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Author Topic: Is it actually possible to ban P2P networks?  (Read 1990 times)
paulie_w
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May 06, 2011, 02:21:29 PM
 #1

Have any countries had any success stopping this -- ever? -- at the routing level?

And what would it mean for Bitcoin if "P2P" were essentially banned?
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BitterTea
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May 06, 2011, 02:32:13 PM
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The internet is a peer to peer network.
paulie_w
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May 06, 2011, 03:09:14 PM
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Okay fair enough but with regard to networks such as Bitcoin, or any of the P2P file sharing networks... ?
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May 06, 2011, 04:48:06 PM
 #4

The only way to fully "ban" a peer-to-peer network is to prevent communication between all of it's nodes.

One of the design goals of the Internet was resilience to such measures. Being able to continue to work as a whole, even if some parts are destroyed or somehow disrupted.

tl;dr - No.

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May 07, 2011, 04:12:20 AM
 #5

Tor is blocked in China if you don't use a bridge.

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May 07, 2011, 04:38:00 AM
 #6

Tor is blocked in China if you don't use a bridge.

So what you're saying is that China doesn't block Tor.

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May 07, 2011, 05:00:45 AM
 #7

So what you're saying is that China doesn't block Tor.

They also block most bridges, since the Tor bridge distribution method is weak. Tor is pretty difficult to access in China. And this is a project with the goal of providing uncensored Internet -- other projects don't have a chance.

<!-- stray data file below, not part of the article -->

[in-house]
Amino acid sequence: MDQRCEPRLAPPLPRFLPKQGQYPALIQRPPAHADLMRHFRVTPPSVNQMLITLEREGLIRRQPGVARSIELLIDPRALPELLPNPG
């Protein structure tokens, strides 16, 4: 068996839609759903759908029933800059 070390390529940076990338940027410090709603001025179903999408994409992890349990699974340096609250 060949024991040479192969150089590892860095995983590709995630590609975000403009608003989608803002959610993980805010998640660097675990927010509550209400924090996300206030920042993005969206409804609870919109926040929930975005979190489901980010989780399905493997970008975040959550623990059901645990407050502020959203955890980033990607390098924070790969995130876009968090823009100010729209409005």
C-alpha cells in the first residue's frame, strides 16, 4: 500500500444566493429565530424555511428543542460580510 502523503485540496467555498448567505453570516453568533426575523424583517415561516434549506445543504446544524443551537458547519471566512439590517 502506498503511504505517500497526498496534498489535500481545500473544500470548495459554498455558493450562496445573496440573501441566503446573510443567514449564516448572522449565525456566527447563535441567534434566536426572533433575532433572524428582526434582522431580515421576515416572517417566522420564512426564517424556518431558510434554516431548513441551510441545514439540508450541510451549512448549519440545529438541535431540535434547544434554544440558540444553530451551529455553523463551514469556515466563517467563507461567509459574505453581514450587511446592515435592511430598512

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May 07, 2011, 05:03:26 AM
 #8

They also block most bridges

So what you're saying is that China doesn't block Tor.

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em3rgentOrdr
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May 07, 2011, 05:34:52 AM
 #9

They also block most bridges

So what you're saying is that China doesn't block Tor.

Cheesy  Karma point +1 for you my friend!

"We will not find a solution to political problems in cryptography, but we can win a major battle in the arms race and gain a new territory of freedom for several years.

Governments are good at cutting off the heads of a centrally controlled networks, but pure P2P networks are holding their own."
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May 07, 2011, 05:44:23 AM
 #10

The problem with Tor is that they give out bridges ip addresses for free, the process of collecting bridge ip's to ban them is fully automated at this point.

Also the Chinese government has far more resources that the Tor project.

If there was a cost to get a bridge ip(especially in bitcoin) then the government couldn't do anything, well they could but it would cost money, money which would be used against them.

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em3rgentOrdr
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May 07, 2011, 06:42:02 AM
 #11

The problem with Tor is that they give out bridges ip addresses for free, the process of collecting bridge ip's to ban them is fully automated at this point.

Also the Chinese government has far more resources that the Tor project.

If there was a cost to get a bridge ip(especially in bitcoin) then the government couldn't do anything, well they could but it would cost money, money which would be used against them.

very clever...so anyone of us could setup a tor bridge and then sell to chinese for bitcoin!

"We will not find a solution to political problems in cryptography, but we can win a major battle in the arms race and gain a new territory of freedom for several years.

Governments are good at cutting off the heads of a centrally controlled networks, but pure P2P networks are holding their own."
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May 07, 2011, 08:13:58 AM
 #12

Tor is easier to block because the default install doesn't work as entry node / "bridge".

With a homogeneous P2P network such as Bitcoin it's much harder, as every node can be used as entrance into the system.

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May 07, 2011, 08:54:54 AM
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The problem with Tor is that they give out bridges ip addresses for free, the process of collecting bridge ip's to ban them is fully automated at this point.